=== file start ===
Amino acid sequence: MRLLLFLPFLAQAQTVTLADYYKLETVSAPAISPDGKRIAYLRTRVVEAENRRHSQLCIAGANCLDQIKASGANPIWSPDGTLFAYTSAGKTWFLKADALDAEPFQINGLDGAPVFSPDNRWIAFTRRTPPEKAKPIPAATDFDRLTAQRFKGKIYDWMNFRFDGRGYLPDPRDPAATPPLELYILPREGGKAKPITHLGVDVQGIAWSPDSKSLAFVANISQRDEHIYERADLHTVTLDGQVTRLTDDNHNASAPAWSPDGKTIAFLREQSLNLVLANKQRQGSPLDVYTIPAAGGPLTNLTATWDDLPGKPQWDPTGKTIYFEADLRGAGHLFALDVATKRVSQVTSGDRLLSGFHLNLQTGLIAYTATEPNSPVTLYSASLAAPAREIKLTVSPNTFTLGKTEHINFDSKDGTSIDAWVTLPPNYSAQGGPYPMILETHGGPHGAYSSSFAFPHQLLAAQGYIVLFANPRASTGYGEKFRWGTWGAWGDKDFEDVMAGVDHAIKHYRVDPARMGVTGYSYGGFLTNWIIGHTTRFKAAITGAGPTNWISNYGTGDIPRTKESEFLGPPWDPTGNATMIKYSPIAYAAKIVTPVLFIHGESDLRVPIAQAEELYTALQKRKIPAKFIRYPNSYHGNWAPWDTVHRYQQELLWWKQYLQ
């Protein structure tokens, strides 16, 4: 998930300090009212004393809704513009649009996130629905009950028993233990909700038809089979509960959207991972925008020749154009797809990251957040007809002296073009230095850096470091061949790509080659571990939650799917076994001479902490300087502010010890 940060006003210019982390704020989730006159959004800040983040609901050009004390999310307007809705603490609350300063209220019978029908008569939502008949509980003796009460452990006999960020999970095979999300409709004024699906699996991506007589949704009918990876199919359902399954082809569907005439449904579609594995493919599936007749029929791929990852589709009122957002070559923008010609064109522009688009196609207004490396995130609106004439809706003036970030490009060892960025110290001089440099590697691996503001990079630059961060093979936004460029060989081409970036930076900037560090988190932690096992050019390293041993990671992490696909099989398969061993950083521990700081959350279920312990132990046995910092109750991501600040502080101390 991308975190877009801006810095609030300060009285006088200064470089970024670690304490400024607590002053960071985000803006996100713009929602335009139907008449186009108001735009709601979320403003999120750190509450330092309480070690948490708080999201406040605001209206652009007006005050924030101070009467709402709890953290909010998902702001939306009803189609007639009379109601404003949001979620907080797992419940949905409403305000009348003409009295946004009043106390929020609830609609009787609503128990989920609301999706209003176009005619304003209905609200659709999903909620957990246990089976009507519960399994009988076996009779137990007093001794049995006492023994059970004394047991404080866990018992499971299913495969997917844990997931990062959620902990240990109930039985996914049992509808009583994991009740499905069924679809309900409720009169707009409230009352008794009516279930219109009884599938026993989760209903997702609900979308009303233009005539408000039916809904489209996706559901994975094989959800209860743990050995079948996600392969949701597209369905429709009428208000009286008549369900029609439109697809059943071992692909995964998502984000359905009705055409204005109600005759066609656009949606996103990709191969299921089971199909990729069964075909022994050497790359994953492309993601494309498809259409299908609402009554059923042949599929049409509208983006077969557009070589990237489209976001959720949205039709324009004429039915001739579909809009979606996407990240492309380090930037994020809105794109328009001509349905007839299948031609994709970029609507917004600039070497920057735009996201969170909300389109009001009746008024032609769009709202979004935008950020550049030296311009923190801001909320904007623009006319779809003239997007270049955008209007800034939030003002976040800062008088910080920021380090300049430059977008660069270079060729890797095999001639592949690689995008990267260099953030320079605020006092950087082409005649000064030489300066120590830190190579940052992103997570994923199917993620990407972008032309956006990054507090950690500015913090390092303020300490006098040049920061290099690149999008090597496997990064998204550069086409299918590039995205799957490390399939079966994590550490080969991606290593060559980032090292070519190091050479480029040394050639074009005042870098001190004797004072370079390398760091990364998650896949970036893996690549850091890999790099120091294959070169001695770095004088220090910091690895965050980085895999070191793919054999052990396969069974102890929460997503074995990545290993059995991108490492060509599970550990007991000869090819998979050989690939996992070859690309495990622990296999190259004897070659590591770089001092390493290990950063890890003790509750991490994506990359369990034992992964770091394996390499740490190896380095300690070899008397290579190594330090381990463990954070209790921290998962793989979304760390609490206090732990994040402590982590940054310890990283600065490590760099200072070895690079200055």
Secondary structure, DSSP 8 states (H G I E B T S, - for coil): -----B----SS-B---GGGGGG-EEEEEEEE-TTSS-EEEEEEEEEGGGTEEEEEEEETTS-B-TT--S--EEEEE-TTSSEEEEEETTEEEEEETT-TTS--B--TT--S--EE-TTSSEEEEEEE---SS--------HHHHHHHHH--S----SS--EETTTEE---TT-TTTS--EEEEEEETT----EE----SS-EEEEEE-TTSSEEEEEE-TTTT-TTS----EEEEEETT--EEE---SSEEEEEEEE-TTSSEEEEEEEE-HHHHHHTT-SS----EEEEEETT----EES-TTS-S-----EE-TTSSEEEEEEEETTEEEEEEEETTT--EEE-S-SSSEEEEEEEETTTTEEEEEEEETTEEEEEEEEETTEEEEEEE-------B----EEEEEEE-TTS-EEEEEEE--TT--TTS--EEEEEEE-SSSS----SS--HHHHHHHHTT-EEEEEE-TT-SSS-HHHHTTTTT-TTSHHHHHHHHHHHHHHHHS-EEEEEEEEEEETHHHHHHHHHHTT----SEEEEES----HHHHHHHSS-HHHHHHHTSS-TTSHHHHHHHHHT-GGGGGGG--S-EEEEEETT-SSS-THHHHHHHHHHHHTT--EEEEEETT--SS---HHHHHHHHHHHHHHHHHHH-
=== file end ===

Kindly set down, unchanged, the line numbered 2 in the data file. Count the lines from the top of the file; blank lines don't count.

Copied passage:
């Protein structure tokens, strides 16, 4: 998930300090009212004393809704513009649009996130629905009950028993233990909700038809089979509960959207991972925008020749154009797809990251957040007809002296073009230095850096470091061949790509080659571990939650799917076994001479902490300087502010010890 940060006003210019982390704020989730006159959004800040983040609901050009004390999310307007809705603490609350300063209220019978029908008569939502008949509980003796009460452990006999960020999970095979999300409709004024699906699996991506007589949704009918990876199919359902399954082809569907005439449904579609594995493919599936007749029929791929990852589709009122957002070559923008010609064109522009688009196609207004490396995130609106004439809706003036970030490009060892960025110290001089440099590697691996503001990079630059961060093979936004460029060989081409970036930076900037560090988190932690096992050019390293041993990671992490696909099989398969061993950083521990700081959350279920312990132990046995910092109750991501600040502080101390 991308975190877009801006810095609030300060009285006088200064470089970024670690304490400024607590002053960071985000803006996100713009929602335009139907008449186009108001735009709601979320403003999120750190509450330092309480070690948490708080999201406040605001209206652009007006005050924030101070009467709402709890953290909010998902702001939306009803189609007639009379109601404003949001979620907080797992419940949905409403305000009348003409009295946004009043106390929020609830609609009787609503128990989920609301999706209003176009005619304003209905609200659709999903909620957990246990089976009507519960399994009988076996009779137990007093001794049995006492023994059970004394047991404080866990018992499971299913495969997917844990997931990062959620902990240990109930039985996914049992509808009583994991009740499905069924679809309900409720009169707009409230009352008794009516279930219109009884599938026993989760209903997702609900979308009303233009005539408000039916809904489209996706559901994975094989959800209860743990050995079948996600392969949701597209369905429709009428208000009286008549369900029609439109697809059943071992692909995964998502984000359905009705055409204005109600005759066609656009949606996103990709191969299921089971199909990729069964075909022994050497790359994953492309993601494309498809259409299908609402009554059923042949599929049409509208983006077969557009070589990237489209976001959720949205039709324009004429039915001739579909809009979606996407990240492309380090930037994020809105794109328009001509349905007839299948031609994709970029609507917004600039070497920057735009996201969170909300389109009001009746008024032609769009709202979004935008950020550049030296311009923190801001909320904007623009006319779809003239997007270049955008209007800034939030003002976040800062008088910080920021380090300049430059977008660069270079060729890797095999001639592949690689995008990267260099953030320079605020006092950087082409005649000064030489300066120590830190190579940052992103997570994923199917993620990407972008032309956006990054507090950690500015913090390092303020300490006098040049920061290099690149999008090597496997990064998204550069086409299918590039995205799957490390399939079966994590550490080969991606290593060559980032090292070519190091050479480029040394050639074009005042870098001190004797004072370079390398760091990364998650896949970036893996690549850091890999790099120091294959070169001695770095004088220090910091690895965050980085895999070191793919054999052990396969069974102890929460997503074995990545290993059995991108490492060509599970550990007991000869090819998979050989690939996992070859690309495990622990296999190259004897070659590591770089001092390493290990950063890890003790509750991490994506990359369990034992992964770091394996390499740490190896380095300690070899008397290579190594330090381990463990954070209790921290998962793989979304760390609490206090732990994040402590982590940054310890990283600065490590760099200072070895690079200055």